Disclaimer:  I’m strongly pro-Second Amendment and career law enforcement.  My reaction to this situation is one of surprise, as I didn’t honestly know these weapons existed in their current form.  I’m not advocating, in the least, that they be placed out of production or restricted, but I’m pushing for a full understanding for the owners of these weapons to understand what they have, what they look like, and what they represent, and then function with them with all that in mind.

I also know that American culture and the entertainment industry glorifies guns, but both our culture and entertainment sects fail in glamorizing gun responsibility and training.

Recently there have been some serious high profile scenarios involving bb/pellet guns, fake guns, replicas… and the police.

So, I have to admit I was a little surprised with what I found on the pages of a catalog while I was flipping through last week — incredibly realistic-looking pistol and rifle pellet guns. Ones that look identical to the actual weapons made in 9mm, .40, or .45, and in the case of the rifles, .223 or .308. 

I immediately thought about someone having one of these realistic looking guns with them during a traffic stop and a police officer having to make a split-second decision based on the appearance of the weapon if it were brandished or pulled in a threatening manner.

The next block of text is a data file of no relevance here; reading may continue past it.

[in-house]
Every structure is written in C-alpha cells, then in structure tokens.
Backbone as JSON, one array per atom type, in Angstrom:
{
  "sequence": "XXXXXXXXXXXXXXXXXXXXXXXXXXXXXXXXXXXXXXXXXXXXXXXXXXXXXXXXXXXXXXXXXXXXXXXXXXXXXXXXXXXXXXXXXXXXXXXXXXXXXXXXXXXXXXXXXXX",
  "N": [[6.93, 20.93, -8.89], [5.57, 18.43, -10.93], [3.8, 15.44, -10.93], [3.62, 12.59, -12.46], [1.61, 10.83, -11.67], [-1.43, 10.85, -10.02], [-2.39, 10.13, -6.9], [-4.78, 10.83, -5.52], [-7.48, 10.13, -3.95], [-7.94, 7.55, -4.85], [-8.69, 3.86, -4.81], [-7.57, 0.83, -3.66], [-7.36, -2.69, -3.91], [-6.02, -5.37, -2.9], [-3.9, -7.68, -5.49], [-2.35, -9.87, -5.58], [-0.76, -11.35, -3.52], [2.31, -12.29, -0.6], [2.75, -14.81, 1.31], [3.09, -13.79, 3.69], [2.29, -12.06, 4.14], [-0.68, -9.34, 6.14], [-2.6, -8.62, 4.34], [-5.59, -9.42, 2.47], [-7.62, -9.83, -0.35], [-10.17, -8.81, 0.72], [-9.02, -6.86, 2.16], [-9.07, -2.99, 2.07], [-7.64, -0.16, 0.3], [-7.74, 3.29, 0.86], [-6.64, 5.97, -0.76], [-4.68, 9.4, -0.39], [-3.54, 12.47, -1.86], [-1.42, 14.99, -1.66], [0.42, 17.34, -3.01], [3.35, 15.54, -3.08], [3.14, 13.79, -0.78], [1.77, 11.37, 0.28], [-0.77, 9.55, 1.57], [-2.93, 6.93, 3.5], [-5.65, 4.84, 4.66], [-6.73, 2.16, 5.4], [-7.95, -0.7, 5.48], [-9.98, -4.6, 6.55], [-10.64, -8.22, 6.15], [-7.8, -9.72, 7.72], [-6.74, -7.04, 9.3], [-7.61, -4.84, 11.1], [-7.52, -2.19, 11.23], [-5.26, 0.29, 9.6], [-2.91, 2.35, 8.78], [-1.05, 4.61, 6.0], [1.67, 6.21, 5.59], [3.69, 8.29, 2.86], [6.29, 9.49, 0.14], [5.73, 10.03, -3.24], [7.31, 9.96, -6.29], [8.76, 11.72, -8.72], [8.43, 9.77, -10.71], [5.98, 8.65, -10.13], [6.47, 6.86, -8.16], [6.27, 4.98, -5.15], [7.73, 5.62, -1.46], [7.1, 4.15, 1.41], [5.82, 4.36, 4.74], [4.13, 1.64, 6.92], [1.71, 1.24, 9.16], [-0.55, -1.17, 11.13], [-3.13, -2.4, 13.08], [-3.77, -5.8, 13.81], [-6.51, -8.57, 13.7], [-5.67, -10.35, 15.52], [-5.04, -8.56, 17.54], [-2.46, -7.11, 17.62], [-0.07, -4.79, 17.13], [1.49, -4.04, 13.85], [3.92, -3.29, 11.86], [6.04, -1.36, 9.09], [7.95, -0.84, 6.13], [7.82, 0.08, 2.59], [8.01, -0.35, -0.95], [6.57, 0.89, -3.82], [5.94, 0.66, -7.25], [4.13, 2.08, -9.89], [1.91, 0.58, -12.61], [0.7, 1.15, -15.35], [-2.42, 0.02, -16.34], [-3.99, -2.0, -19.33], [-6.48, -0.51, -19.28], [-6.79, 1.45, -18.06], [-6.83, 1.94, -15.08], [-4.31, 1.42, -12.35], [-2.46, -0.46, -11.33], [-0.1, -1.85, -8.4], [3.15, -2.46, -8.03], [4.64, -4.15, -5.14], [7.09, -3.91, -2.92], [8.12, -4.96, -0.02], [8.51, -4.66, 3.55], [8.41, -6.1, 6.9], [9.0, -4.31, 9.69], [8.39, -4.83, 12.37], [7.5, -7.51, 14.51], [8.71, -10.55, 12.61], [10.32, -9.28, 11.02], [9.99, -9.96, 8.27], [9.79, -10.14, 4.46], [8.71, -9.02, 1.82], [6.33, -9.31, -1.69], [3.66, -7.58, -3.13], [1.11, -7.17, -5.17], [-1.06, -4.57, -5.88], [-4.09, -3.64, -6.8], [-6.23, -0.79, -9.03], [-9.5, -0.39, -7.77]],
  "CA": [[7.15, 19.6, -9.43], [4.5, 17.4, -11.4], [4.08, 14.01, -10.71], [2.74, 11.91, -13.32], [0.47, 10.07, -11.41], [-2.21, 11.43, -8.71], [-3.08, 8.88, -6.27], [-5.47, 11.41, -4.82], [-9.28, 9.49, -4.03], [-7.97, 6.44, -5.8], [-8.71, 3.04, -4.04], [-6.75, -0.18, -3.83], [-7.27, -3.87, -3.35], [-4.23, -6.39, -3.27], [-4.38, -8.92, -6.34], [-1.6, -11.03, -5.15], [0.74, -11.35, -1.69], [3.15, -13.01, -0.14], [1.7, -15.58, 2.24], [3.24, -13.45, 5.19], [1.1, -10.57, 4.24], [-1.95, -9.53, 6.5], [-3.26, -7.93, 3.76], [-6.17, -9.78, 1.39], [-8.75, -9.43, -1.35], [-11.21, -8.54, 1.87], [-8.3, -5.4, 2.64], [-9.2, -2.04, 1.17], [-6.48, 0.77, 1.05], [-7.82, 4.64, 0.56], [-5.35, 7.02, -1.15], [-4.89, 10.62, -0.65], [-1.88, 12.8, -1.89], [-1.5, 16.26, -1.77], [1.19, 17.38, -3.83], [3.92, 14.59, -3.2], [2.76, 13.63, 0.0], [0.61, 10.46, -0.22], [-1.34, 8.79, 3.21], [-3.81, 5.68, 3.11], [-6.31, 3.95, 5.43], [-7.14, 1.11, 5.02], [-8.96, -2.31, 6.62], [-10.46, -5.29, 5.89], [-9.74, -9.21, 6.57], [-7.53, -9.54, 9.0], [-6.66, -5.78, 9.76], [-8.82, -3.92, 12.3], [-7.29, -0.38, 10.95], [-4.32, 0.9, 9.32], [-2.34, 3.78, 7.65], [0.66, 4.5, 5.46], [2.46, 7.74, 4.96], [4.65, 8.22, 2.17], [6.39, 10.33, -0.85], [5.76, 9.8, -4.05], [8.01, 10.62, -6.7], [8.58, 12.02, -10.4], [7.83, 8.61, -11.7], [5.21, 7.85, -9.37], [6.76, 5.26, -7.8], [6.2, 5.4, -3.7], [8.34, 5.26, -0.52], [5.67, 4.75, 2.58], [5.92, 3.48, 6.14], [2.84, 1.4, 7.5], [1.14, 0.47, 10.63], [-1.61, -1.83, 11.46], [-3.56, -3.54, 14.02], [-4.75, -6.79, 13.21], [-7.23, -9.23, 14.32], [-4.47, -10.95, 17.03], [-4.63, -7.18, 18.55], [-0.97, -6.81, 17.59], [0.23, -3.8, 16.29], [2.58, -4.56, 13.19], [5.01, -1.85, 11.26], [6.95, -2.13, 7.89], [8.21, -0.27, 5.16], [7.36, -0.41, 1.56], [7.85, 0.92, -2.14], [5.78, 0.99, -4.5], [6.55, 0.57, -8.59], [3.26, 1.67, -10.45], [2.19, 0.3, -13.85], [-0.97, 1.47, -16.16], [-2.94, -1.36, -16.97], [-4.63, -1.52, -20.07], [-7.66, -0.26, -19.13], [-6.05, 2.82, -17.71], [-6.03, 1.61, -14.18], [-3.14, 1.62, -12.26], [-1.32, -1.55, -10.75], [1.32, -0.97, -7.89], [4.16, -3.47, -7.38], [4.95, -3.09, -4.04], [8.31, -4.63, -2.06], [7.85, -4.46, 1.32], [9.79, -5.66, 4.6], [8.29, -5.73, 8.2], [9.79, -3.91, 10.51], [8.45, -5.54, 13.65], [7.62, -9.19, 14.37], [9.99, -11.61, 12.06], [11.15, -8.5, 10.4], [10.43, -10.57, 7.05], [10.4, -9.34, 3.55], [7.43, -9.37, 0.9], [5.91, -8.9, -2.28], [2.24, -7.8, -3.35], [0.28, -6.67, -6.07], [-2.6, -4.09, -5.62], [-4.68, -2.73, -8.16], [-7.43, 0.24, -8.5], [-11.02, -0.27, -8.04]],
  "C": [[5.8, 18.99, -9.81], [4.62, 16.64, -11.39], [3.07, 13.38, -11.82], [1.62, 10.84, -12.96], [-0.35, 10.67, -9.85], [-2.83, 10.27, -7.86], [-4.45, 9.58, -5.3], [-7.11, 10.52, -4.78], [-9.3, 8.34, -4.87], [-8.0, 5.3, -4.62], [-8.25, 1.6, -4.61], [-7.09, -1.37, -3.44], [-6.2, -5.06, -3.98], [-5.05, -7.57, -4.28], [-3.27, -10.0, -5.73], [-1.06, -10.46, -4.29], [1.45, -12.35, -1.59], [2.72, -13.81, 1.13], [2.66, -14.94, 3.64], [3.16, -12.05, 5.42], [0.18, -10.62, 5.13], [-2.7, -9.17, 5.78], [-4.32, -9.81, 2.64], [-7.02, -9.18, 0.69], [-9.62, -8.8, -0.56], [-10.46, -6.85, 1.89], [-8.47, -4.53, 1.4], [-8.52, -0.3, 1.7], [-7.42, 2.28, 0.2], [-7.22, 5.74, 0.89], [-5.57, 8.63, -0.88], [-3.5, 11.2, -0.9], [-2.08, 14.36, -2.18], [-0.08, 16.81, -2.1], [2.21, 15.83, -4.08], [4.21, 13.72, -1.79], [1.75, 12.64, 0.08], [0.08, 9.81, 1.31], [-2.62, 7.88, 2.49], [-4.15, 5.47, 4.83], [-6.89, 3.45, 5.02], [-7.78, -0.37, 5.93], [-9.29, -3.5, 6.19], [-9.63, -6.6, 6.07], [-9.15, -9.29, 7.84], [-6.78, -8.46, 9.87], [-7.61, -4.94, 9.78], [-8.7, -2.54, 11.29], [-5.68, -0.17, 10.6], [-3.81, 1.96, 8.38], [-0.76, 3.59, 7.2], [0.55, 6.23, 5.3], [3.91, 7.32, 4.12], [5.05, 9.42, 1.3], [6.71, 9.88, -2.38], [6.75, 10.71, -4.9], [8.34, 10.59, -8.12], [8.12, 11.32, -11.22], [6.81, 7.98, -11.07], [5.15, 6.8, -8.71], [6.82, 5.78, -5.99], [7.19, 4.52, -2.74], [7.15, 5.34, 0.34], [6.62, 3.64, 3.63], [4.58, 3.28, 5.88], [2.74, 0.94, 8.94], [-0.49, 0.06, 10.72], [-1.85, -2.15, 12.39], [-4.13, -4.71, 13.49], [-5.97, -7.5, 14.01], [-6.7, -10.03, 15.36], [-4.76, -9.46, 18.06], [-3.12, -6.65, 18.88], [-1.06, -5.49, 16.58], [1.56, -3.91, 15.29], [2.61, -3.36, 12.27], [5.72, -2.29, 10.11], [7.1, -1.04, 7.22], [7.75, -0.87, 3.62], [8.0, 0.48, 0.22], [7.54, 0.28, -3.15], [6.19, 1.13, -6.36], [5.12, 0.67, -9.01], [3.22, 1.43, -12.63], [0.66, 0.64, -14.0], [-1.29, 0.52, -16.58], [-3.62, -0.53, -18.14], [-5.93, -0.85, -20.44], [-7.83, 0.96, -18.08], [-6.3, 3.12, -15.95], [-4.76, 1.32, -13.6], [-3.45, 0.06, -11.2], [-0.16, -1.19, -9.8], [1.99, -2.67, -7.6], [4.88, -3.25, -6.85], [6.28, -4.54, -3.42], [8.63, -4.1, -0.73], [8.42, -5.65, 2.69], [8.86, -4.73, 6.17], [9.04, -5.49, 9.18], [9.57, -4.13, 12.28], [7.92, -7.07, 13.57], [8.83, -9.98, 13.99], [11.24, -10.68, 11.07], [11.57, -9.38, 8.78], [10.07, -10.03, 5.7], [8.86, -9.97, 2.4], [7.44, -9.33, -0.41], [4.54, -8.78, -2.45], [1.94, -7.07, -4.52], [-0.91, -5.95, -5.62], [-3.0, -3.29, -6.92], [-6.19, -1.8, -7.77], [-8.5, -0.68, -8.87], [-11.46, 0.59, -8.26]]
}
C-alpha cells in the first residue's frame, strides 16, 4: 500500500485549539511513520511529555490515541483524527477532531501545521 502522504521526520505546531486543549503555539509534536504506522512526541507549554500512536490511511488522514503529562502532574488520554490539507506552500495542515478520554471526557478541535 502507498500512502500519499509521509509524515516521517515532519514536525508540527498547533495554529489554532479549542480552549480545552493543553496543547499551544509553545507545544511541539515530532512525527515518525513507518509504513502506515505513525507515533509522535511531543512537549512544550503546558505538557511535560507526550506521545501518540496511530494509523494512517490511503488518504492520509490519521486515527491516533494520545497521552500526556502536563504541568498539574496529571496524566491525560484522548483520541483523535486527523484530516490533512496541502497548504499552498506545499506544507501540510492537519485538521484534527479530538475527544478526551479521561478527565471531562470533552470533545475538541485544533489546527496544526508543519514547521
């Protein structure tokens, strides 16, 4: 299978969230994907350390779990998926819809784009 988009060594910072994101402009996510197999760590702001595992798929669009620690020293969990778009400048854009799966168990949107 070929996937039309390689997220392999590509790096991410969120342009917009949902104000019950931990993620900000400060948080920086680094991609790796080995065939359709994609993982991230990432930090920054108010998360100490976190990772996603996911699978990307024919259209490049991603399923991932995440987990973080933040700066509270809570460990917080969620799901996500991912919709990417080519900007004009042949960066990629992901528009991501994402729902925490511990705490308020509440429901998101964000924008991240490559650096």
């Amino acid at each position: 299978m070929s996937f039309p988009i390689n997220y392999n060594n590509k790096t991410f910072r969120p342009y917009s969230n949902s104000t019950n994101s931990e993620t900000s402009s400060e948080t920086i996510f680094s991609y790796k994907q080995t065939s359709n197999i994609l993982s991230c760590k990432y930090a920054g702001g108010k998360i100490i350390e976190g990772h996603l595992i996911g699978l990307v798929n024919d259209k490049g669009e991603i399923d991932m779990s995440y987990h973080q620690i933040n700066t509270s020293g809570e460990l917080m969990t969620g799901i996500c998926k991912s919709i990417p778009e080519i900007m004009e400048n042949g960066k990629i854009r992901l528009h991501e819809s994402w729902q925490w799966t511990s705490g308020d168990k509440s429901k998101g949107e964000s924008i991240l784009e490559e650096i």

That exact scenario just happened in Southern California, where when a 17-year-old girl was driving erratically on the freeway, a sheriff’s deputy engaged her and tried to stop her but she rammed the deputy’s patrol unit, ultimately spun out, and when challenged, pulled out a pistol – and was killed.  It turns out it just fired pellets, but it looked exactly like a real semi-auto pistol. She surely knew that, and it got her killed.  And now her family mourns her loss and the deputy must live with that for the rest of his life.

Let’s look at these weapons:

A shot of some realistic looking bb/pellet guns. (Photo – James Lewis)

“Designed to match the originals”

With great power comes great responsibility.